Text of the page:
The final step in the process is to place each block into the icehouse. Once the blocks have finished their journey through the channel and up the ramp, they are dropped on the floor of the storage room within the icehouse where a member of the Wine Lake team is ready to collect them for stocking. From there the blocks are picked up using massive iron tongs and arranged in a grid-like pattern against the far wall; eventually being piled all the way to the top of the ceiling and to the edge of the door. They are then covered in copious amounts of sawdust which will insulate them from the heat and preserve their integrity over the summer months.

Massive tongs are required to move the five hundred pound blocks

Massive tongs are required to move the five-hundred-pound blocks

When the time comes to extract the blocks from storage, the operation is essentially carried out in reverse. There is a small door located within the icehouse that opens in order to access the stockpile. Two people are required for the withdrawal. One person collects the ice with the aforementioned iron tongs and drags it out in the foyer where another member will then clean the ice using lake water.  Sometimes a large crowbar is required to lever out the ice due to the precipitation melting and re-freezing in between each block. The blocks are then placed in an insulated walk-in room inside the icehouse where guests can go in at their leisure to shave off some ice for drinks on the lake or for storing their cleaned fish. This process is repeated in the same fashion every year and is the reason why loyal patrons continue to return to Wine Lake.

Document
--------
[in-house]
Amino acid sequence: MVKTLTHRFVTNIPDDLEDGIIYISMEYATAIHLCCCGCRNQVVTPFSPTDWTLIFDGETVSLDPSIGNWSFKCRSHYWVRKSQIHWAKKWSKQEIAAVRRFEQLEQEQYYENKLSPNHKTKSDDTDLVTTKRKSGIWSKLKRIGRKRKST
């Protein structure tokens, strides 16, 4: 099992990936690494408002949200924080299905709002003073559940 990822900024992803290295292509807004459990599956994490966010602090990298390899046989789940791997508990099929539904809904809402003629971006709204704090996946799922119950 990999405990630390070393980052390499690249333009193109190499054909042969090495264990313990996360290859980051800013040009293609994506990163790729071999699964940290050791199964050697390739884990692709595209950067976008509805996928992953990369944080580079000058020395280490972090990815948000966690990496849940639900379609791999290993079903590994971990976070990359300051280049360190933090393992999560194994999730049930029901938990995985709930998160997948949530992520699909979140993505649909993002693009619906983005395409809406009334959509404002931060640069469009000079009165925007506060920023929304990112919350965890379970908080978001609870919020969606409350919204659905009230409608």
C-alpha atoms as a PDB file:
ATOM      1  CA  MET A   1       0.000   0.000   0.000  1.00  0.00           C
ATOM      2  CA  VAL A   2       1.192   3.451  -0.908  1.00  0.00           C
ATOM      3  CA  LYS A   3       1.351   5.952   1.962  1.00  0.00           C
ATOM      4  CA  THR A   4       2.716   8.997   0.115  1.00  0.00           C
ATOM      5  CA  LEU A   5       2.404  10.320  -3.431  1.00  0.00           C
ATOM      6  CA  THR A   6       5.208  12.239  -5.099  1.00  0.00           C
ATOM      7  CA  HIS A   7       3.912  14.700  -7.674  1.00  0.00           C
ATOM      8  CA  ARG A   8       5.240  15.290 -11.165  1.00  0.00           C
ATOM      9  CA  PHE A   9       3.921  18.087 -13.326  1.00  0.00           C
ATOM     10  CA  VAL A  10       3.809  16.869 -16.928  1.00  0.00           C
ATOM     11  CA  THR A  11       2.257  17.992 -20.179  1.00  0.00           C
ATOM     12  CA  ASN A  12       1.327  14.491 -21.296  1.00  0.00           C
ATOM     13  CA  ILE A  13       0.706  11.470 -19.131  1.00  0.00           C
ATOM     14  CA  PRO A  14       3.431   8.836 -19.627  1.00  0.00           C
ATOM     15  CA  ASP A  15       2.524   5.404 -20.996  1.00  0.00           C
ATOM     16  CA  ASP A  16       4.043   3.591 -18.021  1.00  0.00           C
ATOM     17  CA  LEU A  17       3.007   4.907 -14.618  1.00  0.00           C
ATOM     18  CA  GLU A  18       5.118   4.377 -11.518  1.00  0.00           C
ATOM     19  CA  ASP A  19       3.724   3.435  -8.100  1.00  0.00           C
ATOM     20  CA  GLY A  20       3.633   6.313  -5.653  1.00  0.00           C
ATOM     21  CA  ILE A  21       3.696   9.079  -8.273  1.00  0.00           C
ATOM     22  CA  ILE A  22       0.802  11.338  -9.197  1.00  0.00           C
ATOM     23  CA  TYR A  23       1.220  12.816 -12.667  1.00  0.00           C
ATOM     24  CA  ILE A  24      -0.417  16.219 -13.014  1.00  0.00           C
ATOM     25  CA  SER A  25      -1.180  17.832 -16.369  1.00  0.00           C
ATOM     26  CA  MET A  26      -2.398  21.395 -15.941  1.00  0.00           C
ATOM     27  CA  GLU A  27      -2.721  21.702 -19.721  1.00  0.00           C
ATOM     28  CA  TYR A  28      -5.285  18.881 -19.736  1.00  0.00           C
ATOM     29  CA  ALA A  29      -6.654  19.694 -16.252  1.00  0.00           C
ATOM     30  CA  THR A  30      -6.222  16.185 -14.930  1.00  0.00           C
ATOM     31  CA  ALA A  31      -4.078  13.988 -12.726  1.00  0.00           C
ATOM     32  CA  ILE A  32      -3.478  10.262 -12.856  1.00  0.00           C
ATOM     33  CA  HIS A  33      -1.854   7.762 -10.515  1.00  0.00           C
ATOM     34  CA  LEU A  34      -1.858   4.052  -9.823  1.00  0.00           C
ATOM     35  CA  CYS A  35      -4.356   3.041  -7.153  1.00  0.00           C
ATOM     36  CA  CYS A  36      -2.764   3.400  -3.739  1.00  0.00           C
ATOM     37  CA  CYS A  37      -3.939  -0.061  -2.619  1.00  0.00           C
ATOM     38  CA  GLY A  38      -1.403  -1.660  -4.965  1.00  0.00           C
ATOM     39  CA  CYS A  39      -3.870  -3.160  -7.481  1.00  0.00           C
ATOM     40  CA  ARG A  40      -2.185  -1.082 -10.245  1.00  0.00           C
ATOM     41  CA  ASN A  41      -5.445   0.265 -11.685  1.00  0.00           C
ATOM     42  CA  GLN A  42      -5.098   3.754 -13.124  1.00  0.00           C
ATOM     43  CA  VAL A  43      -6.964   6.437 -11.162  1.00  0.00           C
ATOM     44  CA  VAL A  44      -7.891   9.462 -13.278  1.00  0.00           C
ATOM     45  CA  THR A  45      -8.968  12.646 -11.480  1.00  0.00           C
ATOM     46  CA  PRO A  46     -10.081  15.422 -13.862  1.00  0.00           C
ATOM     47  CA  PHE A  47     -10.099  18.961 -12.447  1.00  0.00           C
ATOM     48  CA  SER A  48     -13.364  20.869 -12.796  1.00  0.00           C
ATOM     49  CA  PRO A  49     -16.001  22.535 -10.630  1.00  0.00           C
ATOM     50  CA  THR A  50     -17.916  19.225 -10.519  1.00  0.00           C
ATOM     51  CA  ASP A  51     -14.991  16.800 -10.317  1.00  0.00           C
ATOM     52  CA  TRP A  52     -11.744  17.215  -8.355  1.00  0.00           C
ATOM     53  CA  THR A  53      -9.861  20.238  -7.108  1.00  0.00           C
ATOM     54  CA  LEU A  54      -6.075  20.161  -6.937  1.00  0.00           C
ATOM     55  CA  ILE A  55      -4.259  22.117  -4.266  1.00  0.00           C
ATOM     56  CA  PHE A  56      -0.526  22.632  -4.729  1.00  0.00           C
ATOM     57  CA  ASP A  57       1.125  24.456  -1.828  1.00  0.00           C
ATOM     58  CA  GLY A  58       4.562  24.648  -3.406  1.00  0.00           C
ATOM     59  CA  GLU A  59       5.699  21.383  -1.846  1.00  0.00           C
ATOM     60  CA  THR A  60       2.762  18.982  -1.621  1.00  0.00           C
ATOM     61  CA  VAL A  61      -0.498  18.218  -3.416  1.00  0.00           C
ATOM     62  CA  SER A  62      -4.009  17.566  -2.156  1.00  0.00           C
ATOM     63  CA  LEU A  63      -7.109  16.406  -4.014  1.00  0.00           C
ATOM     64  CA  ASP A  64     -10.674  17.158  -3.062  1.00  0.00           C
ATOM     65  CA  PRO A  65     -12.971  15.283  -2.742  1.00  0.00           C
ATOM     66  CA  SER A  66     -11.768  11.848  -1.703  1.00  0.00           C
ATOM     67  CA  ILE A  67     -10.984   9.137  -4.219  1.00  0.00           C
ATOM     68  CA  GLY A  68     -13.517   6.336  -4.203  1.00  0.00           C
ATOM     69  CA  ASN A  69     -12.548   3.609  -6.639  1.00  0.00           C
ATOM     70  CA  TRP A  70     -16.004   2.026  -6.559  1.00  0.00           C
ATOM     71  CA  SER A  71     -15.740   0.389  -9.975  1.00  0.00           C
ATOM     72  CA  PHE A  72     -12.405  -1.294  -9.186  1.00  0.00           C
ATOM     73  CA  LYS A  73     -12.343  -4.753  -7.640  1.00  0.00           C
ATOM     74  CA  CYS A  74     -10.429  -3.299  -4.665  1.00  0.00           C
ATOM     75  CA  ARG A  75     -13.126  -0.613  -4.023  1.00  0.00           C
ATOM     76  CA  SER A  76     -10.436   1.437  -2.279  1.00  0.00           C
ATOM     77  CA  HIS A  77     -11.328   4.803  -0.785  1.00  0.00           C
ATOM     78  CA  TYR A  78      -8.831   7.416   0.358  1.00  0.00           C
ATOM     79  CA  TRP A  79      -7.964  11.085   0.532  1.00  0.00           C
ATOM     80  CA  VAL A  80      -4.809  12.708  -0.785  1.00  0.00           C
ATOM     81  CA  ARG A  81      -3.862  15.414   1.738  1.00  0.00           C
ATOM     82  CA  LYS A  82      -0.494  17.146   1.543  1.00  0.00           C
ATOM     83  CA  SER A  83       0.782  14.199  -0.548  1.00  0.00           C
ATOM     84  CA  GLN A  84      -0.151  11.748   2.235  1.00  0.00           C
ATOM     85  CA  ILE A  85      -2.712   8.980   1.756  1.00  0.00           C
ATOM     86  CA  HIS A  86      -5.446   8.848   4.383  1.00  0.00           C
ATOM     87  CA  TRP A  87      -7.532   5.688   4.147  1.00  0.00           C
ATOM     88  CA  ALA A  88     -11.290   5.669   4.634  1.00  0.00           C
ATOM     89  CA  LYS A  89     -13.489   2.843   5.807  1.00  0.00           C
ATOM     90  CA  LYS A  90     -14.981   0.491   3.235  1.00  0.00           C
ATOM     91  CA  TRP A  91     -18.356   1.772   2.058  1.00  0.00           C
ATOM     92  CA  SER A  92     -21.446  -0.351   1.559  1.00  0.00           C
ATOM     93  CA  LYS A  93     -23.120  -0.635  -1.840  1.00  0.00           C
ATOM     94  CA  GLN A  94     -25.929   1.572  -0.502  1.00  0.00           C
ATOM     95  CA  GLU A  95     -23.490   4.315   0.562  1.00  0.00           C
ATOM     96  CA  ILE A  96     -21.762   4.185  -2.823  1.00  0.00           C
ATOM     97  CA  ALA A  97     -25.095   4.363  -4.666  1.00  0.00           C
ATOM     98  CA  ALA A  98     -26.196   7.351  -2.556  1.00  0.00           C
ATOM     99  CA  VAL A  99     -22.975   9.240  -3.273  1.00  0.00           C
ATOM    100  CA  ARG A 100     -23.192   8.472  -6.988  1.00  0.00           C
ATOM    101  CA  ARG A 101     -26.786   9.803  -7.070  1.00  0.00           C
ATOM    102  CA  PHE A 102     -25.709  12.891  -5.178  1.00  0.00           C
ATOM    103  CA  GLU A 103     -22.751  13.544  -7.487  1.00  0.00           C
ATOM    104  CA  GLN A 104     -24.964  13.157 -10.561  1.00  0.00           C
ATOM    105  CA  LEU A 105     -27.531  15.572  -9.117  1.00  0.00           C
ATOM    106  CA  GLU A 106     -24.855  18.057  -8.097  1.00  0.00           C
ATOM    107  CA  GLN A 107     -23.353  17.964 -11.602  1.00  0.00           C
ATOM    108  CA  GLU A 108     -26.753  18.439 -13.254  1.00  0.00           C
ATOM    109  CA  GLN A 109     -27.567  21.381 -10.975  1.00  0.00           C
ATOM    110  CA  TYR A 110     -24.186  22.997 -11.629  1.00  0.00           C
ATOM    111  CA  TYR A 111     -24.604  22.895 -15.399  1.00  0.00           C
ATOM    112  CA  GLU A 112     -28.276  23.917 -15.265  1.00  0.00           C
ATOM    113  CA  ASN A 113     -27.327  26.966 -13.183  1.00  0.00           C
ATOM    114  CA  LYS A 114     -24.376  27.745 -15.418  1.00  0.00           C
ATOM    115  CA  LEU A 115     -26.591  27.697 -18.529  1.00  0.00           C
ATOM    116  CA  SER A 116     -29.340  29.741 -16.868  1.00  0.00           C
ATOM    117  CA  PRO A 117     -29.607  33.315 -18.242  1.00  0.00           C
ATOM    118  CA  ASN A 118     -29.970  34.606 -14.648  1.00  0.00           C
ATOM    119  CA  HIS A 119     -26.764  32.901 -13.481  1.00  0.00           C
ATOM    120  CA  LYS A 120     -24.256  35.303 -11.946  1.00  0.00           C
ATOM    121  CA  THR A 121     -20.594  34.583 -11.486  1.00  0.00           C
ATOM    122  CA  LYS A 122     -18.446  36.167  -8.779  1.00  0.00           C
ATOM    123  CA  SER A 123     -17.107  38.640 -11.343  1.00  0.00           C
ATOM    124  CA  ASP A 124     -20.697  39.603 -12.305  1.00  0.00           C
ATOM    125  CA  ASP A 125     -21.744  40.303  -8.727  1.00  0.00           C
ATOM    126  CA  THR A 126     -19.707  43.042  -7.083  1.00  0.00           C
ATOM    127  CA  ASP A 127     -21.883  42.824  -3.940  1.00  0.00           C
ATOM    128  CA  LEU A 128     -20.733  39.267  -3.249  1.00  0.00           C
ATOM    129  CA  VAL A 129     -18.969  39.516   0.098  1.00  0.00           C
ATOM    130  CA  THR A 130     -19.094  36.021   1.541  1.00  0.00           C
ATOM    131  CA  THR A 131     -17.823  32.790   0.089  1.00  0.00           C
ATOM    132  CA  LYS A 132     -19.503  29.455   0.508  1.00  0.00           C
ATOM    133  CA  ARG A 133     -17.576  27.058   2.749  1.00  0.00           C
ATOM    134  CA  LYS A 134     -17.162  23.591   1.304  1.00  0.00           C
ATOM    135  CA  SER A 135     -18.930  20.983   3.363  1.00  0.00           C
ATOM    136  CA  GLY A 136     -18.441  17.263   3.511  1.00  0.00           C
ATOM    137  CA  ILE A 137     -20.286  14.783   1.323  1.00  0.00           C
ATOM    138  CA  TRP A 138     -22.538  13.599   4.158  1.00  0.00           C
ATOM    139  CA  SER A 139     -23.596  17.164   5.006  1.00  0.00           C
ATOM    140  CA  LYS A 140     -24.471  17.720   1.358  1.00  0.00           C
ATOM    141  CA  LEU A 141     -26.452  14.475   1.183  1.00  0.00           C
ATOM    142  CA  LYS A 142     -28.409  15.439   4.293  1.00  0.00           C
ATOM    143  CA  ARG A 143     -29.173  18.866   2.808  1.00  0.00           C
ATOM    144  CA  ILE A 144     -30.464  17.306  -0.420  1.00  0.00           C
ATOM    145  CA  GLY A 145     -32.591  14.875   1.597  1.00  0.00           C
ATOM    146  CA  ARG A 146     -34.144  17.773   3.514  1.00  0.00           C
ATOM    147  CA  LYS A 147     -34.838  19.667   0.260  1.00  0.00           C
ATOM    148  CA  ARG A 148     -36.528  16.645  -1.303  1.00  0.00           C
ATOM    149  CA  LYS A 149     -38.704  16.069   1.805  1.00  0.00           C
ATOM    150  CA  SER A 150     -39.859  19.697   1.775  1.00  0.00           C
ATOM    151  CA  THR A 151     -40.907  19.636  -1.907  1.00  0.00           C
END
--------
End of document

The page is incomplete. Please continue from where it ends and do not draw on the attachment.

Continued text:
In a growing age of technology, we will continue to find easier ways to do things and in the process eliminate the necessity of certain practices along the way. Some aspects of Wine Lake Camp have changed over the years, moving in favour of using propane refrigeration instead of small ice containers in their cabins; though this is not stopped them from continuing traditional ice harvesting practices. Herb & Ann's decision to continue stocking the icehouse is proof that tradition is of utmost importance for not only Wine Lake, but for everyone. Tradition helps us to connect to our roots and gives us a greater appreciation for all the things we have that our ancestors didn't. The icehouse a Wine Lake remains a beacon for humanity and will continue to inspire the camp's owners and guests for many years to come.

Wine Lake Camp

Website: www.winelakecamp.com
Email: winelakecamp@outlook.com
Phone: Summer 807-222-3500 Winter 303-351-6659
Blog: winelakecamp.blogspot.ca

Edit: Nick Karakis has taken over Wine Lake Camp from Herb and Ann. Read Nick's blog post on his first year cutting the ice himself

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About Travis Heath

Travis Heath is a graduate of the Film Production Program in Thunder Bay. He worked as a Writing Intern providing content for Ontario's Sunset Country in Kenora.